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The private equity name game

The Private Equity Council announced earlier this week it is now the Private Equity Growth Capital Council.

"Our new name better conveys what private equity is all about: growing companies," said PEGCC President Douglas Lowenstein in a statement.

That's not what many lawmakers thought during the peak of the buyout boom a few years ago when the industry was able to take advantage of cheap debt, scoop up companies and make huge profits -- even if the companies they took over didn't fare so well.

The New York Times' Julie Creswell wrote a terrific story last year about the unfortunate fate of Simmons, the mattress company, which generated huge profits for the firm Thomas H. Lee even as it descended into failure.

She wrote:

A disproportionate number of the companies that were acquired during that frenzy are now struggling with the enormous debts. More than half the roughly 220 companies that have defaulted on their debt in some form this year were either owned at one time or are still controlled by private equity firms, according to analysts at Standard & Poor's. Among them are household names like Harrah's Entertainment and Six Flags, the theme park operator.

With this new name, the industry comes much closer to rebranding itself as "growth capital," which sounds pretty close to "venture capital." The VC industry, unlike the PE world, has enjoyed a better reputation in Washington by telling a compelling story about how it's aligned with the interests of the U.S. economy. Just look at John Doerr's influence on green policymaking.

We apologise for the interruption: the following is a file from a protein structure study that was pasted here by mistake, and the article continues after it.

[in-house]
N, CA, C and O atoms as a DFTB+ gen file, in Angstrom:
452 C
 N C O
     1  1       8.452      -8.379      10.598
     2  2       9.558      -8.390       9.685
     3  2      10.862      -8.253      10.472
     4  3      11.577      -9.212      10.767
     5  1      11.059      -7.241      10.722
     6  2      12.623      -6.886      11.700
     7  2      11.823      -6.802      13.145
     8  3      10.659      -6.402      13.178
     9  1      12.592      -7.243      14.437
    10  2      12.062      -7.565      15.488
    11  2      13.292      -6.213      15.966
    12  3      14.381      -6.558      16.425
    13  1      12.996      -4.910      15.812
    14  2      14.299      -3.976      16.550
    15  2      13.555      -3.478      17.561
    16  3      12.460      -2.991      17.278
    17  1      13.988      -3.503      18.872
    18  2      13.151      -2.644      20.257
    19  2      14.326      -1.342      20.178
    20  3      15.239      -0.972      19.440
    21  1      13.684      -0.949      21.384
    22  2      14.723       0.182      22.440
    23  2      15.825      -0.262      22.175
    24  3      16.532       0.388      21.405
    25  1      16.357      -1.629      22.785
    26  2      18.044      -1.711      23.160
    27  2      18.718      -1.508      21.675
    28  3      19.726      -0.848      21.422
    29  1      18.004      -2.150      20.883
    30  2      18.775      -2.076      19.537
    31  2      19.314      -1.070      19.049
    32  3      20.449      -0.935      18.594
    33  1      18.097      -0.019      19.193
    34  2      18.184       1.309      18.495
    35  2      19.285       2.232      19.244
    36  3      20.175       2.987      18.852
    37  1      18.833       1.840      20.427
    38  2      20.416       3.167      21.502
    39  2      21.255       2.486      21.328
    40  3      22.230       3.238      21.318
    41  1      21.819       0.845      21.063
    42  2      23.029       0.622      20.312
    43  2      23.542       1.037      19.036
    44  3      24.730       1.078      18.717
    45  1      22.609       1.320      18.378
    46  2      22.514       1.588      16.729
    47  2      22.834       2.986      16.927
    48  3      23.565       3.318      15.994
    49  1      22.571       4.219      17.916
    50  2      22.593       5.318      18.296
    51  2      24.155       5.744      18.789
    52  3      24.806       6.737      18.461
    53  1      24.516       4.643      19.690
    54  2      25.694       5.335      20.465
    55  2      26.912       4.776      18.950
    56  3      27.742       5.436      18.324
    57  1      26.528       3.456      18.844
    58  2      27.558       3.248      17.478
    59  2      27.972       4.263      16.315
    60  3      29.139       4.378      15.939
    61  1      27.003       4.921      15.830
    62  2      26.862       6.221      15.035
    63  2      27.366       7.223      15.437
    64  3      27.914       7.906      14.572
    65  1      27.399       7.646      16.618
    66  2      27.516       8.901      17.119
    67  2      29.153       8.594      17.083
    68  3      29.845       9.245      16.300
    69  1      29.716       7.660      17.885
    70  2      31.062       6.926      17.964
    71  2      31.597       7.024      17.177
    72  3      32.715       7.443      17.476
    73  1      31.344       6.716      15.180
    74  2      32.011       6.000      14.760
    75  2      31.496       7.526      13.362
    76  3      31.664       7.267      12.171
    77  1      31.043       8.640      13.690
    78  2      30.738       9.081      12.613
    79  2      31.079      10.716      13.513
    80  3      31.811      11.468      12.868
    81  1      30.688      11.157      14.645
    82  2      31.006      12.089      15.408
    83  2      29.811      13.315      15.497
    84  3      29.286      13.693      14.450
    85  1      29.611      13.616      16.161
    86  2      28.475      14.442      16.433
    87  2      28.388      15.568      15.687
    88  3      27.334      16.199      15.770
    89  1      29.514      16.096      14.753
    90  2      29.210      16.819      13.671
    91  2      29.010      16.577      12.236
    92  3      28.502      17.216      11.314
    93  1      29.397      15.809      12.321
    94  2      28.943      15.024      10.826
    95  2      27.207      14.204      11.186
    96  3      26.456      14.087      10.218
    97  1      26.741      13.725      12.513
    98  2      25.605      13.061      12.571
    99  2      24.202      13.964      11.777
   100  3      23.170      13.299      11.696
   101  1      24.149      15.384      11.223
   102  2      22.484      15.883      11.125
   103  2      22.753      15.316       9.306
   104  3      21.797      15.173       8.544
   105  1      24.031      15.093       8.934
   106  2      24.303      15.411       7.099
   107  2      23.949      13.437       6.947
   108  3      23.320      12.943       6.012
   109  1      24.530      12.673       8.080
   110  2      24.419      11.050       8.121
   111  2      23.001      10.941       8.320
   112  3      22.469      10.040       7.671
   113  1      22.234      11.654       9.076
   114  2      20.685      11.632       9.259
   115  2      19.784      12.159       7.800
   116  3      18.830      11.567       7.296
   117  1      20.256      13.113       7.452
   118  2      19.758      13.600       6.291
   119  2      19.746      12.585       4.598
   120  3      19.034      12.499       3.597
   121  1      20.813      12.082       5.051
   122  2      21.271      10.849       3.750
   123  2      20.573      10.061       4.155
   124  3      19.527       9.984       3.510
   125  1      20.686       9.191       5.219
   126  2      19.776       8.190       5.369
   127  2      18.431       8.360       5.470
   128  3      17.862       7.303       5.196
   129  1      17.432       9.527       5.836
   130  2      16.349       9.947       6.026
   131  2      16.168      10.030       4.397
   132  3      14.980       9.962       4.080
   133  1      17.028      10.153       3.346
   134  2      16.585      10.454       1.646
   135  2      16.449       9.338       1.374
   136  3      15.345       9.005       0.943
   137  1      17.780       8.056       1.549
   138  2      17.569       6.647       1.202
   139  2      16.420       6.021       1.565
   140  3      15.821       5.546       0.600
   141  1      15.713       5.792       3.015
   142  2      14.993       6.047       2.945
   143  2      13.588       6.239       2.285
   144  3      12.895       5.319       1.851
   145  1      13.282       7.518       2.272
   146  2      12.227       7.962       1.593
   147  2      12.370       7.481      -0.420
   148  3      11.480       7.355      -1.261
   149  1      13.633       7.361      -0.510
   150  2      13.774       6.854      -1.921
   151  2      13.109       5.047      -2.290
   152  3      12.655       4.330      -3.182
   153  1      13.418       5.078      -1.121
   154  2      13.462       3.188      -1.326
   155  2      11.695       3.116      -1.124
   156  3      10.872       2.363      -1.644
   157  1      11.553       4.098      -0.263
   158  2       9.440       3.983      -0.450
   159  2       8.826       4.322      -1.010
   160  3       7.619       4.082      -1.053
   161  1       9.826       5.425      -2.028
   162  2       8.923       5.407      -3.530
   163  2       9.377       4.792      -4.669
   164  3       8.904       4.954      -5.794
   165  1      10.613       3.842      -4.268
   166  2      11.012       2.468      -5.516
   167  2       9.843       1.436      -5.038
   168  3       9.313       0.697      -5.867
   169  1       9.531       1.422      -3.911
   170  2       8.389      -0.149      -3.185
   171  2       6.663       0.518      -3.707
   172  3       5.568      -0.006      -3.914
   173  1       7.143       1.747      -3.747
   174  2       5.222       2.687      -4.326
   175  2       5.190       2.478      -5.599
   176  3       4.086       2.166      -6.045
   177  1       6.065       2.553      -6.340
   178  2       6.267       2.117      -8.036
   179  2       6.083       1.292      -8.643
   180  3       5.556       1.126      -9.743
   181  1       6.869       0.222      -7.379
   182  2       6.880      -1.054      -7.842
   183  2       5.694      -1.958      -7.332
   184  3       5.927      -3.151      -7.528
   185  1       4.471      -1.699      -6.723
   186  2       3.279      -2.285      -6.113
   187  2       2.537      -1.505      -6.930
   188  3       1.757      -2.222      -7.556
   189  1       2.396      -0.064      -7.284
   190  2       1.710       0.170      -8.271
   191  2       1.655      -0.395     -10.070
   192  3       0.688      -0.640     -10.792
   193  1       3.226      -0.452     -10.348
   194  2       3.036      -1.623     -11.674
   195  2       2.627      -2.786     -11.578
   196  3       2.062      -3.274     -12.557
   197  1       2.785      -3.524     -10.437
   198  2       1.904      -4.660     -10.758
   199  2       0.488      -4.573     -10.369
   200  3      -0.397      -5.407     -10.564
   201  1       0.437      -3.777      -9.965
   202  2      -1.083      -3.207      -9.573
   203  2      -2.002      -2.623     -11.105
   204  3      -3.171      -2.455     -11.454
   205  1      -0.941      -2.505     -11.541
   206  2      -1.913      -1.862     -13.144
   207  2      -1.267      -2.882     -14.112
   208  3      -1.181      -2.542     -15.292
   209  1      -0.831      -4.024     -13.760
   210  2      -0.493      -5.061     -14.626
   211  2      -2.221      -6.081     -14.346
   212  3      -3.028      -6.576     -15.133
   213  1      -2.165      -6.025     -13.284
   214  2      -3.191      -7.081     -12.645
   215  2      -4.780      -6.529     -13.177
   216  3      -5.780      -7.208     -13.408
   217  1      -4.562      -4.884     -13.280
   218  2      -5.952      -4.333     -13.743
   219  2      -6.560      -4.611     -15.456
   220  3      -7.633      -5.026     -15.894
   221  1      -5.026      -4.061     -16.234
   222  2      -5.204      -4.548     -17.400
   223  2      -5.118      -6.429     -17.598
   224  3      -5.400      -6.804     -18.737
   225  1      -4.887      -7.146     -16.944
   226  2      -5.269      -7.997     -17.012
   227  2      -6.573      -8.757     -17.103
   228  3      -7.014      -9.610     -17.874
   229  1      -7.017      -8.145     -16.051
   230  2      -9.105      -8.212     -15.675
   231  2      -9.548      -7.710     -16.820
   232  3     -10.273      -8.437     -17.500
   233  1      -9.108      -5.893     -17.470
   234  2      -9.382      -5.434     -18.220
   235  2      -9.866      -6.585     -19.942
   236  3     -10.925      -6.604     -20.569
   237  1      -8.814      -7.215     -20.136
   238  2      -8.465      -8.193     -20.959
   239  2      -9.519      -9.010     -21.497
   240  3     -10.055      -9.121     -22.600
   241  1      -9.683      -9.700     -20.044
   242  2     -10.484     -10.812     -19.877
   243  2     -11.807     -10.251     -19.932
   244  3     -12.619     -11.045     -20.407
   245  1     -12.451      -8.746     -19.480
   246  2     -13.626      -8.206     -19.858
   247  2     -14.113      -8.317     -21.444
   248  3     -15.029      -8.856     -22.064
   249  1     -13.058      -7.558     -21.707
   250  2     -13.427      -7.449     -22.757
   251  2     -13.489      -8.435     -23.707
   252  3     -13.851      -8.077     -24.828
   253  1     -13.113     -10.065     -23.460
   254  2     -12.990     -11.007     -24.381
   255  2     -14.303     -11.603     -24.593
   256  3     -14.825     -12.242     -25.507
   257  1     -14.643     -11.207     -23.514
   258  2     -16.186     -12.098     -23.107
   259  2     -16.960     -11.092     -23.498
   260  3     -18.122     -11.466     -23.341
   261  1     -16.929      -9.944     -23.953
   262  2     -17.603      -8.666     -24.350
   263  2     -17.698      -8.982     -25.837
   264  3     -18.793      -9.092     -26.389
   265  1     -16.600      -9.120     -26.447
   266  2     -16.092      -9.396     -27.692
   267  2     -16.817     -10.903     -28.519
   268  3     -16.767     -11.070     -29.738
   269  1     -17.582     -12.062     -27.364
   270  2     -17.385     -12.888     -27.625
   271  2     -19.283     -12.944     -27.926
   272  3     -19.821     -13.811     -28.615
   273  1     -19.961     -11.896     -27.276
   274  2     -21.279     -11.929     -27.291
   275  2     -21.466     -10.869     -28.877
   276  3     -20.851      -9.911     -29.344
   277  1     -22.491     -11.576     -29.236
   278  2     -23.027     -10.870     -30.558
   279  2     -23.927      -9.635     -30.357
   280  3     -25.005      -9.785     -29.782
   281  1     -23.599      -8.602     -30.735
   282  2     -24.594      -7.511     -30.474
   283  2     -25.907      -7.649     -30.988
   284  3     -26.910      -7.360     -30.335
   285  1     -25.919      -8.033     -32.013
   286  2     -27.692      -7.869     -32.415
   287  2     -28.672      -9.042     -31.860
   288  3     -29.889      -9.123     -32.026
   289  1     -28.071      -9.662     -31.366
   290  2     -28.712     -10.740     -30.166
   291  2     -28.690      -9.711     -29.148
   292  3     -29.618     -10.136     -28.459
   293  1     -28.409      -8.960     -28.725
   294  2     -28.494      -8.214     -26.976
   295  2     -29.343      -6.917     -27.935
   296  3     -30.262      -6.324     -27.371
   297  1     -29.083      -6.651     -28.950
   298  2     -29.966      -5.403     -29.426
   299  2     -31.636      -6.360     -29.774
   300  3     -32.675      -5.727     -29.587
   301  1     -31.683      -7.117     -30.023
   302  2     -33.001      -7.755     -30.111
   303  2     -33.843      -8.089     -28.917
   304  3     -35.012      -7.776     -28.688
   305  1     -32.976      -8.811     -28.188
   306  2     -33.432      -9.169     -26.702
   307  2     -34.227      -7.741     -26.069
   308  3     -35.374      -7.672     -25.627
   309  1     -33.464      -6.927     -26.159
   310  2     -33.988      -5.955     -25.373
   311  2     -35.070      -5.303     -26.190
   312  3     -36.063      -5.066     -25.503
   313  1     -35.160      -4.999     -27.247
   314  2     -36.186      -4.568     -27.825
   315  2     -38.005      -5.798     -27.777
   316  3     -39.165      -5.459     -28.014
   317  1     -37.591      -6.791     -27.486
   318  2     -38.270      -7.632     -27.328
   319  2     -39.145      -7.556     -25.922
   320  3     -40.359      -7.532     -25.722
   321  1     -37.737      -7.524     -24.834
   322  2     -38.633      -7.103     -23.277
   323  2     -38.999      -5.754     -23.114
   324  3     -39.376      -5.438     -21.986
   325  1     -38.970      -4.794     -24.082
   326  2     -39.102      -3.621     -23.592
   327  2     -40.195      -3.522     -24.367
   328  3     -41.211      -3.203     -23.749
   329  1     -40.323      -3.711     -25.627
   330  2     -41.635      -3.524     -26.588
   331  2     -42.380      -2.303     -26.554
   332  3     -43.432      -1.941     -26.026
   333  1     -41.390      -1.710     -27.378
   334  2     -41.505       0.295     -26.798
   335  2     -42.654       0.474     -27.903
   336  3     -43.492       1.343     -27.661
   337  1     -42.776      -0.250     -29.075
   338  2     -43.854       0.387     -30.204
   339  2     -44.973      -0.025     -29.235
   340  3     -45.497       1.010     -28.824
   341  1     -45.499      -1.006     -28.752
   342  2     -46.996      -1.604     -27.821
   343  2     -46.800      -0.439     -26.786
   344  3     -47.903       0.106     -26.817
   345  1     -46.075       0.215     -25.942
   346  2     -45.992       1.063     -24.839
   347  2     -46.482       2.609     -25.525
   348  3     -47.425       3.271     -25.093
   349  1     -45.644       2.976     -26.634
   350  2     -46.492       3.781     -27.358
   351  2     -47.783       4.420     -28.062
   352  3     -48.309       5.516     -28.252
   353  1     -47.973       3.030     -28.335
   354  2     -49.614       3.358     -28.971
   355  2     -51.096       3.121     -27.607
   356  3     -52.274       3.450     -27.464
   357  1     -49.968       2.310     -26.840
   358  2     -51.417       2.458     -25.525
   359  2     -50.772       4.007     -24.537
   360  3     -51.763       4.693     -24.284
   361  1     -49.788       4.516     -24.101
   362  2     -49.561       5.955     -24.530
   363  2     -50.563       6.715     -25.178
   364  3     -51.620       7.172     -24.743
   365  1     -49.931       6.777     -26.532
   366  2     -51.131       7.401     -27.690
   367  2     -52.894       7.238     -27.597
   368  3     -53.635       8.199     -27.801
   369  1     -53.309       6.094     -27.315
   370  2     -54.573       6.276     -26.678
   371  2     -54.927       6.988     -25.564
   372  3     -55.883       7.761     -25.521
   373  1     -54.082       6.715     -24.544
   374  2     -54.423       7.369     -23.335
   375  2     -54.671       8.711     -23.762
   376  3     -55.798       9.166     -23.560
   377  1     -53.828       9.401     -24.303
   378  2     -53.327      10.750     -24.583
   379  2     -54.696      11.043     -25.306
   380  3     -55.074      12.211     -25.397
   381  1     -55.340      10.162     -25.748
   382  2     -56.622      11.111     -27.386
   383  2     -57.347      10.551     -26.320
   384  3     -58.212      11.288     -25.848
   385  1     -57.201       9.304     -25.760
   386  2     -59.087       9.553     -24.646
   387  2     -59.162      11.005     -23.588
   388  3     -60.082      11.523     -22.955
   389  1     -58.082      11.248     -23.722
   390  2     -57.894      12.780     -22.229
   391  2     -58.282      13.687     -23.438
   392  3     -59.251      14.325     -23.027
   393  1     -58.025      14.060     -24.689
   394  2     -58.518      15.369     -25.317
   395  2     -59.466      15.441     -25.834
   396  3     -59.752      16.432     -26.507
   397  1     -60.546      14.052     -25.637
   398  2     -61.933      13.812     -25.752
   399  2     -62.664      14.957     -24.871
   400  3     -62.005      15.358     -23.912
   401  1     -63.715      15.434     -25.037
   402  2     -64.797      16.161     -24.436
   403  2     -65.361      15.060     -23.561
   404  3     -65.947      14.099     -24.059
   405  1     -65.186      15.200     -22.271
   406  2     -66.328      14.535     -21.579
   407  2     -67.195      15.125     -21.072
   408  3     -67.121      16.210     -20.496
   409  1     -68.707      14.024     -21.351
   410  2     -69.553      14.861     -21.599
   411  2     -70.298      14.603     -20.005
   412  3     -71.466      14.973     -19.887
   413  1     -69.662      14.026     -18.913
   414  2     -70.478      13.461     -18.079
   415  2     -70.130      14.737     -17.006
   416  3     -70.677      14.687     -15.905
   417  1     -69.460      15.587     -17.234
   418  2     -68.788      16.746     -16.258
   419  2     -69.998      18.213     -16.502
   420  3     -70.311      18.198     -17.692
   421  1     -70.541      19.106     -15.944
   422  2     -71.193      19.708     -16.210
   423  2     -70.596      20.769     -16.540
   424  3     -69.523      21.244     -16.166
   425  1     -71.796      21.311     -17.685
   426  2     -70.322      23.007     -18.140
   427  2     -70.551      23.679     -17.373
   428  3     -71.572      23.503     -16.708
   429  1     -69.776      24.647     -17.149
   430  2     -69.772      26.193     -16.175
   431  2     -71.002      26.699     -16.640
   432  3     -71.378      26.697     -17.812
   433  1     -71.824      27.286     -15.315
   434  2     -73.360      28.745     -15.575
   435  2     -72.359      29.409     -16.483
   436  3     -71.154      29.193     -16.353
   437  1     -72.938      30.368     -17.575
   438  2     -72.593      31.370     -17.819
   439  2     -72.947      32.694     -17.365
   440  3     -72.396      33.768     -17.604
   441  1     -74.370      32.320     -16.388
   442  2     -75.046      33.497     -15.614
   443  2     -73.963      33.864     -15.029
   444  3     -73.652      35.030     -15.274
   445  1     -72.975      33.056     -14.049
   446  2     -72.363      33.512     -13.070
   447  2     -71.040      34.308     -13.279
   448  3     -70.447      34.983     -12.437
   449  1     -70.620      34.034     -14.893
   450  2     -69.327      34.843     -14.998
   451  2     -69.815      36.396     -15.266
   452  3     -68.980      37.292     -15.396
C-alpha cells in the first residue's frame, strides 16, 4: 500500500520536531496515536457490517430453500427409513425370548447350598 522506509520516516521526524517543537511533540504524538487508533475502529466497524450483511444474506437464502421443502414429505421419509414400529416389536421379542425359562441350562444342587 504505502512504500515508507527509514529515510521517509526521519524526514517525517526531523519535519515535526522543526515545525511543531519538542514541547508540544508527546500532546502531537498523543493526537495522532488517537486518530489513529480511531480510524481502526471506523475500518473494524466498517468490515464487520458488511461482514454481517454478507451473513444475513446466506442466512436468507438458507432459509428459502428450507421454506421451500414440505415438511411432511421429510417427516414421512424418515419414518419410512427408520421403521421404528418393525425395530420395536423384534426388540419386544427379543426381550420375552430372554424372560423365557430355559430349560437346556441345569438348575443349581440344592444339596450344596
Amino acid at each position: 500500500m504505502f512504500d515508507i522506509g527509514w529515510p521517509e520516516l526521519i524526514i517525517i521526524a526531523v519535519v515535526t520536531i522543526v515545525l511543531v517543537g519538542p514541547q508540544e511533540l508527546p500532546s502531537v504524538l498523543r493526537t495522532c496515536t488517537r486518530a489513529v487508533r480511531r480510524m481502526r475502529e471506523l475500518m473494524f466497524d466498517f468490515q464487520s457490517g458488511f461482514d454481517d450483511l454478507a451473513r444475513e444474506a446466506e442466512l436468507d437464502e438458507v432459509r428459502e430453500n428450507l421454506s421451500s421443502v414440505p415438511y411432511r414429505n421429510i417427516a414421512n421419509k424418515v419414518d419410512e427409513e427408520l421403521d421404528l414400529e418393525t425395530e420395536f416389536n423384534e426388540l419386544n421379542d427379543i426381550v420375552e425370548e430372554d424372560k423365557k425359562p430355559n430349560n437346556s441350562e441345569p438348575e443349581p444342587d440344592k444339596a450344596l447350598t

And as concerns deepen over how to grow the U.S. economy faster, calling yourself "growth capital" isn't a bad idea politically. The timing is right, too. The debate over how to tax the incomes of private equity partners has resurfaced.

Lastly it's worth noting that "private equity" is itself a fairly new term. A lot of these firms were known primarily as leveraged buyout shops, but that name has fallen out of favor in recent years as their activities have expanded. And even before LBO, I've been told the practice was known as "bootstrapping."

By Jia Lynn Yang  | September 17, 2010; 6:16 PM ET
Categories:  Private equity  
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